Right-wing MKs seek to eliminate pension payments to foreign caregivers

Bill exempting elderly, sick, disabled from making pension contributions for their aides passes preliminary reading; workers’ hotline warns it may keep good carers away from Israel

Sue Surkes is The Times of Israel's environment reporter

A caregiver walks with an elderly woman on Jaffa Street in downtown Jerusalem on July 2, 2023. (Nati Shohat/Flash90)
A caregiver walks with an elderly woman on Jaffa Street in downtown Jerusalem on July 2, 2023. (Nati Shohat/Flash90)

Lawmakers from the Likud and right-wing Otzma Yehudit parties are pushing to exempt the elderly, sick and disabled from making pension payments to their foreign caregivers, in a move that an organization that campaigns for worker rights warns could end up driving overseas caregivers away from jobs in Israel.

A bill that passed a preliminary reading last week and was sent to the Knesset Labor and Social Affairs Committee was submitted by Likud MK Ariel Kallner, with 54 MKs voting in favor, 13 against, and one abstaining.

Presenting his bill, which would apply to new caregivers only and not existing ones, Kallner said paying a foreign caregiver pension contributions of around NIS 4,800 ($1,275) per year placed an “absurd” burden on the roughly 60,000 old, disabled and sick people who employ them.

Caregivers eventually return to their home countries, which usually do not have pension arrangements, he said, so the payments amount to a “fictitious retroactive wage supplement that has no pension value,” is “unrelated to reaching retirement age,” and has “no moral or legal justification.”

“Why are we exporting Israeli money without any benefit to the country?” he asked.

Kav LaOved, a workers’ hotline that presses for equal rights for all workers in Israel, explained that by law, foreign caregivers had a right to the same money paid as pension contributions to Israeli employees, even if they did not or could not use it as a pension once they returned home.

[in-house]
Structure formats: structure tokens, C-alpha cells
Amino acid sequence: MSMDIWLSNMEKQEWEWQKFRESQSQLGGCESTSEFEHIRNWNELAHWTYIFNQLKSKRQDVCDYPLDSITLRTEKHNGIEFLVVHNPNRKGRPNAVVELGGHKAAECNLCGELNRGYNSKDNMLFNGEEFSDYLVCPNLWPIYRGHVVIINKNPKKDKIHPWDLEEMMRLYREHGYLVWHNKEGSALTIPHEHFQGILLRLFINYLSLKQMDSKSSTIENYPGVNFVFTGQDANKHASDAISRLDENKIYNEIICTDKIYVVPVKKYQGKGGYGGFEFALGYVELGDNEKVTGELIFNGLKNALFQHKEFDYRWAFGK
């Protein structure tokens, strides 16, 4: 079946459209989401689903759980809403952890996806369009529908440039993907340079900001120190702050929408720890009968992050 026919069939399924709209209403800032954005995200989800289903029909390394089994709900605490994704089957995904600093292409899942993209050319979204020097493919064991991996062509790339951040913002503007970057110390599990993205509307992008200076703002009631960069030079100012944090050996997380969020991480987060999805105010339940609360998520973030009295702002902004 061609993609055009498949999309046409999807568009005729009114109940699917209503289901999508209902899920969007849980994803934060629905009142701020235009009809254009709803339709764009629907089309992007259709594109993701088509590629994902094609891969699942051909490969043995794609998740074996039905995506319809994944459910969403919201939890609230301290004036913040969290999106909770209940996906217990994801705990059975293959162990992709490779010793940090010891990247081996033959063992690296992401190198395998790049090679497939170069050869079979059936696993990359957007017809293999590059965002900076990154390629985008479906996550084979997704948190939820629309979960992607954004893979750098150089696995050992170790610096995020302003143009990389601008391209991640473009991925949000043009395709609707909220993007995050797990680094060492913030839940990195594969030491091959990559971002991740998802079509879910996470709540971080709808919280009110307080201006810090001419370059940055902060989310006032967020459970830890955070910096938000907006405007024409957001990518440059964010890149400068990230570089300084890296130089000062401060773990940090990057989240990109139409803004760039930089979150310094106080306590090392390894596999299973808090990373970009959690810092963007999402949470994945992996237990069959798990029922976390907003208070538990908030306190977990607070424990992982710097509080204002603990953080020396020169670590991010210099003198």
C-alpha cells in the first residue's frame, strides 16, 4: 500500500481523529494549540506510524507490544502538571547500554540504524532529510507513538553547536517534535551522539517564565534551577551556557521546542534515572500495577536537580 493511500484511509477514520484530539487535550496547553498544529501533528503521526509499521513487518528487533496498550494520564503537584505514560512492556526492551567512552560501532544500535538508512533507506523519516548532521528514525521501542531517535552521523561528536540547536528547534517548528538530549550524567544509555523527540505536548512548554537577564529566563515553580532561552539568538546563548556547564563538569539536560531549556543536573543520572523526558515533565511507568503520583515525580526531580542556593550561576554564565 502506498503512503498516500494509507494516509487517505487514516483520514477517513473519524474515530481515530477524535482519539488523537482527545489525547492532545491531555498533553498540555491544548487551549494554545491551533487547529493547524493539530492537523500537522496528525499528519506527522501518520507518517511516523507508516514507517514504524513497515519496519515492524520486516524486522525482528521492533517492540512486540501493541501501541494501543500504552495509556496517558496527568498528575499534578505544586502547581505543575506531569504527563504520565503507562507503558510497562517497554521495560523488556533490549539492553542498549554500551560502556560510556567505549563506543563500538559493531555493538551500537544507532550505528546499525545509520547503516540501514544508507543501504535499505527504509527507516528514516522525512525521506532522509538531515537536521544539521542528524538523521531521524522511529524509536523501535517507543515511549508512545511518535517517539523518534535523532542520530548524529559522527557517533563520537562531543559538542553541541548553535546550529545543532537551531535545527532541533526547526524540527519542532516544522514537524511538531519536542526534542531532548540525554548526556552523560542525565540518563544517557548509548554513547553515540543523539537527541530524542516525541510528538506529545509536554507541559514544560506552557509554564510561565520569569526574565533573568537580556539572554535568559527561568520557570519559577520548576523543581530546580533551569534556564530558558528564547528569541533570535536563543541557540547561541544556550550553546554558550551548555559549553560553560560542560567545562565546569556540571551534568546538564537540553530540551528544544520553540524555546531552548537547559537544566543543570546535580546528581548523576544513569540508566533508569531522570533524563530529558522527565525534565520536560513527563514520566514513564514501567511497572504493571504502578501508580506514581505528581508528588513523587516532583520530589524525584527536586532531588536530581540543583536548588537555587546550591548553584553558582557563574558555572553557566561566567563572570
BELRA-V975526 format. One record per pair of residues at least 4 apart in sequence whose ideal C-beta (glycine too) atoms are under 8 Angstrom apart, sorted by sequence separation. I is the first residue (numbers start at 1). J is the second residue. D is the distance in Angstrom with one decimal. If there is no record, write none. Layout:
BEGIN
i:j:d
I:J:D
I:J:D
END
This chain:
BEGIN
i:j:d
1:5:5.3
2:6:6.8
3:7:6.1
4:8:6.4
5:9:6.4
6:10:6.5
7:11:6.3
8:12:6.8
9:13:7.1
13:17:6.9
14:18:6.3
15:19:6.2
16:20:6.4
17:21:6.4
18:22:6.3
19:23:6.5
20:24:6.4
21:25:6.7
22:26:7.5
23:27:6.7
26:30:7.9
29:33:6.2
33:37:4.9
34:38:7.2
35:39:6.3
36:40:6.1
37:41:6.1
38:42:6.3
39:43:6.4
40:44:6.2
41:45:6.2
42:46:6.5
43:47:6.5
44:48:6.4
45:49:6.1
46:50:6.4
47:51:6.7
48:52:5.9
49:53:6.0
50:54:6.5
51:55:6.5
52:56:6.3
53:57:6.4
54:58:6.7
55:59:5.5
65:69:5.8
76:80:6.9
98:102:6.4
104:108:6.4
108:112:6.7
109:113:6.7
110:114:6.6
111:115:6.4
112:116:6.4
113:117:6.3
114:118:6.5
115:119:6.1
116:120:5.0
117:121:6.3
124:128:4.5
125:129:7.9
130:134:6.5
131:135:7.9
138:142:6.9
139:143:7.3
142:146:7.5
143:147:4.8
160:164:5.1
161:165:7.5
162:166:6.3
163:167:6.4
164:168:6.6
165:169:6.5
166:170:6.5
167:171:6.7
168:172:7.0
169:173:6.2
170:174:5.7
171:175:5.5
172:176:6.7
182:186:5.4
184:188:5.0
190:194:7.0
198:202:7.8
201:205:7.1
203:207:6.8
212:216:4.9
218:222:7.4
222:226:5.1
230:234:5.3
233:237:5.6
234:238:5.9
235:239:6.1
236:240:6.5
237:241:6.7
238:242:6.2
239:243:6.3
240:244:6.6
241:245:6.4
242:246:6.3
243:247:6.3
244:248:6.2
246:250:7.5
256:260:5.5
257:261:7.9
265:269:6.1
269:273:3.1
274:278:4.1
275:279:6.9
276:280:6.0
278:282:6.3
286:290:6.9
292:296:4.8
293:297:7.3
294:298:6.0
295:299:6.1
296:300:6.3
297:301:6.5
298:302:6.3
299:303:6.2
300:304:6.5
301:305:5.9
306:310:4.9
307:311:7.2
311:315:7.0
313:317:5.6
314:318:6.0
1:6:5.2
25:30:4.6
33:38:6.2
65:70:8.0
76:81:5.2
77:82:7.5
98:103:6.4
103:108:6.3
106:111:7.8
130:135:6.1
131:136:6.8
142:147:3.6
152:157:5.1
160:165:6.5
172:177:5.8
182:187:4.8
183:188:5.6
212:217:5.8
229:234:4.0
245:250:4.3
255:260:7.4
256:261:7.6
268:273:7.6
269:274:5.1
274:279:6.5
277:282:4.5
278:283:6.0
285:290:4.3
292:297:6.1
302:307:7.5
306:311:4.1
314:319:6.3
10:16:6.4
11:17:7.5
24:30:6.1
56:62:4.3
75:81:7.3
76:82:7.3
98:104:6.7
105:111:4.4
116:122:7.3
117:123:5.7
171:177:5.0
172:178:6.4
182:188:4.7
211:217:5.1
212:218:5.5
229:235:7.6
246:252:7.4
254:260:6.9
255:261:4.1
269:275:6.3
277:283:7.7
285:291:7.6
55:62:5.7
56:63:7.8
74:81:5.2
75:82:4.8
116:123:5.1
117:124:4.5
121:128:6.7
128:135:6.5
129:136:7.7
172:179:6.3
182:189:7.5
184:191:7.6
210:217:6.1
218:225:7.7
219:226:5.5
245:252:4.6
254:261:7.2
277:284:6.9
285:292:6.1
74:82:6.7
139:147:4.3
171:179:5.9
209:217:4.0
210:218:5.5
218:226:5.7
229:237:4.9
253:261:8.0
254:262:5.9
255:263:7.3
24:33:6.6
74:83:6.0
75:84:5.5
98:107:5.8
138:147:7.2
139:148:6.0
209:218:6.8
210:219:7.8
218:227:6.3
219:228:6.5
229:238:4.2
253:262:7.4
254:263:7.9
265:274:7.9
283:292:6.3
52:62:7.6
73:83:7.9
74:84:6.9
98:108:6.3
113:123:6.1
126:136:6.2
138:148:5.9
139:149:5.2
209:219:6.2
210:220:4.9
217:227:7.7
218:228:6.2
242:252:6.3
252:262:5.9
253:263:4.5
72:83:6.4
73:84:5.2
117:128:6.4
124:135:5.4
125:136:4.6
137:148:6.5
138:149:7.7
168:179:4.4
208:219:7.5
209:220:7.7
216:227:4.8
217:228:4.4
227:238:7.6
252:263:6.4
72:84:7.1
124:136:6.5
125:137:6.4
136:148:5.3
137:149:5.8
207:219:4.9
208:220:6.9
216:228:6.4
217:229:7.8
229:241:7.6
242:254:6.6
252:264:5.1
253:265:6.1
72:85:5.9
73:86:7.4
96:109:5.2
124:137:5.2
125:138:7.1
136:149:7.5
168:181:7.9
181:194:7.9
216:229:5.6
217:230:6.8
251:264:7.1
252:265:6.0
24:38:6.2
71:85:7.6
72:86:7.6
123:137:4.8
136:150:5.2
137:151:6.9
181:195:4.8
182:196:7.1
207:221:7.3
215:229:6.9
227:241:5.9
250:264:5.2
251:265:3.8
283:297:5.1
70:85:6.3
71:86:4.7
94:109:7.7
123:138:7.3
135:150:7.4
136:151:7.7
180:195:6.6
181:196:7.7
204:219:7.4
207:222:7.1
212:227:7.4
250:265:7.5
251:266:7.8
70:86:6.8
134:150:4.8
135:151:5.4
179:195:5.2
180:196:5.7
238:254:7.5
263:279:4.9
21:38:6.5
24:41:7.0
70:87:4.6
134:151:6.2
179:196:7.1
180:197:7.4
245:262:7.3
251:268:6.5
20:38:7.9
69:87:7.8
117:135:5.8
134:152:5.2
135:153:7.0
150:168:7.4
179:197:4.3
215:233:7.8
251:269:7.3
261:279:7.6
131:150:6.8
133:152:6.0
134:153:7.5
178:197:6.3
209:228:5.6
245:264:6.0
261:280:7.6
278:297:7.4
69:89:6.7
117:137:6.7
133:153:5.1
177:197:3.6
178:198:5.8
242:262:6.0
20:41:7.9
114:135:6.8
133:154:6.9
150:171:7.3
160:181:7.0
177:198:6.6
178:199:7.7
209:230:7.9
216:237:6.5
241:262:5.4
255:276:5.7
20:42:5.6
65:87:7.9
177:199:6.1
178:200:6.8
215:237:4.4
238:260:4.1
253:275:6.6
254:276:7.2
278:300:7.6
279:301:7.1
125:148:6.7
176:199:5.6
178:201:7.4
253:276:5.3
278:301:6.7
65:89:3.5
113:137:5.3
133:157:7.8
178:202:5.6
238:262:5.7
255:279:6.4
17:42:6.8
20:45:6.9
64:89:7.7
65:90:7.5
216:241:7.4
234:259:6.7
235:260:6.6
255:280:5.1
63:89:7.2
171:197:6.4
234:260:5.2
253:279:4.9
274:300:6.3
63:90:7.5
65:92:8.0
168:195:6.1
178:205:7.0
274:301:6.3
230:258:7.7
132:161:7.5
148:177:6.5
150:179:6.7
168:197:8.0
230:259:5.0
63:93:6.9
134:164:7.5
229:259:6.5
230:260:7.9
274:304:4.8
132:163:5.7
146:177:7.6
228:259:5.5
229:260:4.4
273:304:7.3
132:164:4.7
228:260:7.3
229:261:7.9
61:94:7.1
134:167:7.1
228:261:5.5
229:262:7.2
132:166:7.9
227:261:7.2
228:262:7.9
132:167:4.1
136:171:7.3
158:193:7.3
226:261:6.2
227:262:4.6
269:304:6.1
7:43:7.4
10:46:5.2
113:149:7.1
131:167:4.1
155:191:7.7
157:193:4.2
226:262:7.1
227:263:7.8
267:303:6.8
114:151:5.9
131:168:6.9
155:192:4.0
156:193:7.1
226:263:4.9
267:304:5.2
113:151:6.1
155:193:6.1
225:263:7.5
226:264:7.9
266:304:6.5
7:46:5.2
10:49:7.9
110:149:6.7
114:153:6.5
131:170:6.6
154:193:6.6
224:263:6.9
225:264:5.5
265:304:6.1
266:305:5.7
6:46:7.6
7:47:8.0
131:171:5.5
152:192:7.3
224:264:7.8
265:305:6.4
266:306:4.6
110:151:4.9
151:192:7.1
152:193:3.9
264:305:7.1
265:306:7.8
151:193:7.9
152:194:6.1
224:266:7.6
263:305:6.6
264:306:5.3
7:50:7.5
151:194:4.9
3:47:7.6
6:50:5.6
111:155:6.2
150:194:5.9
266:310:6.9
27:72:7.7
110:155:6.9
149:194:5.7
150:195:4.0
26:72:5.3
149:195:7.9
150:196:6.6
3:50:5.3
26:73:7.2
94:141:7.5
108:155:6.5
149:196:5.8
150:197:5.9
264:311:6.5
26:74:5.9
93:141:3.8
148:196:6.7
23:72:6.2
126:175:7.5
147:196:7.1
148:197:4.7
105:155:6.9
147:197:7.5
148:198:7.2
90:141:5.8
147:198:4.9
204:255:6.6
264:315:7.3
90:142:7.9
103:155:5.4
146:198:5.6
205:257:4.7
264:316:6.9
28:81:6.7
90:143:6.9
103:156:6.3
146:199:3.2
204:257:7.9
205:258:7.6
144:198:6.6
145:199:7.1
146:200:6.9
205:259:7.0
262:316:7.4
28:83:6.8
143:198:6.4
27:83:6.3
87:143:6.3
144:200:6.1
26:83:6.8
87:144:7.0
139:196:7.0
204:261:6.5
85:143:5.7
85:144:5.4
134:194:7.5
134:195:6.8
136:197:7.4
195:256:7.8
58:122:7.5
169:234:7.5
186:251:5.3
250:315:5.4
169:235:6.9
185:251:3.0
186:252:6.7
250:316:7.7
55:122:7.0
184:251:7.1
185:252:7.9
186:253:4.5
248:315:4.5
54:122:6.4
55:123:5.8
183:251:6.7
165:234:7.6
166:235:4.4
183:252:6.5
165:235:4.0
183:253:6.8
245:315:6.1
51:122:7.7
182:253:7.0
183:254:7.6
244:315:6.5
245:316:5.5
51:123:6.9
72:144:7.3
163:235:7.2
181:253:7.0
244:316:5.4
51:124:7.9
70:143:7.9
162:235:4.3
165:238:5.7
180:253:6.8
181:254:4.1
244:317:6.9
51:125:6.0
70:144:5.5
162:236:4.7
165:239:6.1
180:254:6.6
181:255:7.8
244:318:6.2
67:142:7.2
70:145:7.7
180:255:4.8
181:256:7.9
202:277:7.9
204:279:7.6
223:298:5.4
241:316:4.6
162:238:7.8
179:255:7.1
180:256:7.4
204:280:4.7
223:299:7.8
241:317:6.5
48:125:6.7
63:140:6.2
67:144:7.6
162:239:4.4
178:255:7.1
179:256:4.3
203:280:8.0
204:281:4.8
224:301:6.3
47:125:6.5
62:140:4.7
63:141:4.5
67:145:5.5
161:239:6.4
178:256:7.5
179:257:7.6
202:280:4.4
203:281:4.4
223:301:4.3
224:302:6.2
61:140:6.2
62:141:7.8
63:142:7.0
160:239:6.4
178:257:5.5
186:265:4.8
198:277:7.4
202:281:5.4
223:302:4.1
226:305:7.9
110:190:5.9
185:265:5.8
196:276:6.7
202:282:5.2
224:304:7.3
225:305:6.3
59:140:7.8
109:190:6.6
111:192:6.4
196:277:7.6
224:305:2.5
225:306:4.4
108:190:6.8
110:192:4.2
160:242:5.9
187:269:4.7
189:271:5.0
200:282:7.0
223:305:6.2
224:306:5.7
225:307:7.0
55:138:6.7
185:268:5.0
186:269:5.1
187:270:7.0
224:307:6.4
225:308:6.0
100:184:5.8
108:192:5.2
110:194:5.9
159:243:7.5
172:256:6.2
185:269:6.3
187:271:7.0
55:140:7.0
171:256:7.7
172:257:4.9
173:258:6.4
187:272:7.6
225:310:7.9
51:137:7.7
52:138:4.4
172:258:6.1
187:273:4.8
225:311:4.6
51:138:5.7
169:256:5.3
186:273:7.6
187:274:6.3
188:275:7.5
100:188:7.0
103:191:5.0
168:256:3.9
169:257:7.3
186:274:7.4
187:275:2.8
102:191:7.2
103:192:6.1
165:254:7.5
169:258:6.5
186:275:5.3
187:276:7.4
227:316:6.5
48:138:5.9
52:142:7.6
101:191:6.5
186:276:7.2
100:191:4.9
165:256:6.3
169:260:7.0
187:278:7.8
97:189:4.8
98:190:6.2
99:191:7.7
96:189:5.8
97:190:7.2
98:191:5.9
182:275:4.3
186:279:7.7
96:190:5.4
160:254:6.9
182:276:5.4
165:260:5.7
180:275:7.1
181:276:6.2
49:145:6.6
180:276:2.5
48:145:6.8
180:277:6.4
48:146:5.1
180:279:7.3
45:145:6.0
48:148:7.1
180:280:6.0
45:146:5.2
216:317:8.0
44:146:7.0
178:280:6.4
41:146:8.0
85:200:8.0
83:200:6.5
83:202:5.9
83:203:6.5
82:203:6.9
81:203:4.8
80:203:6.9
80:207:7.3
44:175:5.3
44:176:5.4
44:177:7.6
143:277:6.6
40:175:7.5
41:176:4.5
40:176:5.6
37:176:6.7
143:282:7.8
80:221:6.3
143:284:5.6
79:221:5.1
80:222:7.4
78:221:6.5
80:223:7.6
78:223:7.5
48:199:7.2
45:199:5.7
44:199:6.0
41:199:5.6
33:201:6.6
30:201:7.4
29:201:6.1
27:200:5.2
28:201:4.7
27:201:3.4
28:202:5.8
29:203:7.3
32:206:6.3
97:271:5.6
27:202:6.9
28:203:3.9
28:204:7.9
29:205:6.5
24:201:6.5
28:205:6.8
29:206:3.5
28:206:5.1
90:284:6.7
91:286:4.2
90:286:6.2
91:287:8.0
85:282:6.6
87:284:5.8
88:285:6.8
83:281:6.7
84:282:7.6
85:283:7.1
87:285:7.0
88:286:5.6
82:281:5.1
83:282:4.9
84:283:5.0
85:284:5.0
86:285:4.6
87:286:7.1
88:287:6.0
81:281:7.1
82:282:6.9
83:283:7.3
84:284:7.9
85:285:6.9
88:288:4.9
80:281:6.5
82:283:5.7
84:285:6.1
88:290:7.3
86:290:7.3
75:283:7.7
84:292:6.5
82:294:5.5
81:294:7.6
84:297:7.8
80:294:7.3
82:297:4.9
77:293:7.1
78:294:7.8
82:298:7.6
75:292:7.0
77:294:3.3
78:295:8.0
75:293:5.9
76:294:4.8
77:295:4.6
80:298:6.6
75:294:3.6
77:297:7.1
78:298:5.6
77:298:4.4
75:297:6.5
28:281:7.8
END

Aelad Cahana, who heads Kav LaOved’s legal department.(Courtesy, Kav LaOved)

Aelad Cahana, who heads Kav LaOved’s legal department, told The Times of Israel that he wasn’t sure the bill would stand up to local or international law, if passed.

And he warned lawmakers would likely try to extend it to other branches of foreign employment, such as agriculture, if it became law.

More than 80 percent of foreign worker caregivers are women. Around half are from the Philippines, with smaller numbers from Nepal, India, Sri Lanka, Moldova, Ukraine and Uzbekistan.

As a Times of Israel investigation revealed last year, almost all migrant workers arrive in Israel already heavily in debt, having paid illegal brokers’ sums of up to $30,000 to get work in the country.

Illustrative: A caregiver walks with an elderly man in a wheelchair (Nati Shohat/Flash90)

Previously the Israeli government decided to enable Israeli brokers to charge caregivers a one-off sum of around NIS 6,500 ($1,725), paid in installments.

Cahana said foreign caregivers receive a basic salary of NIS 6,000-7,000 ($1,600-1,860) per month to work around the clock, without any overtime pay, for at least six days a week. “None of us would work for that,” he said.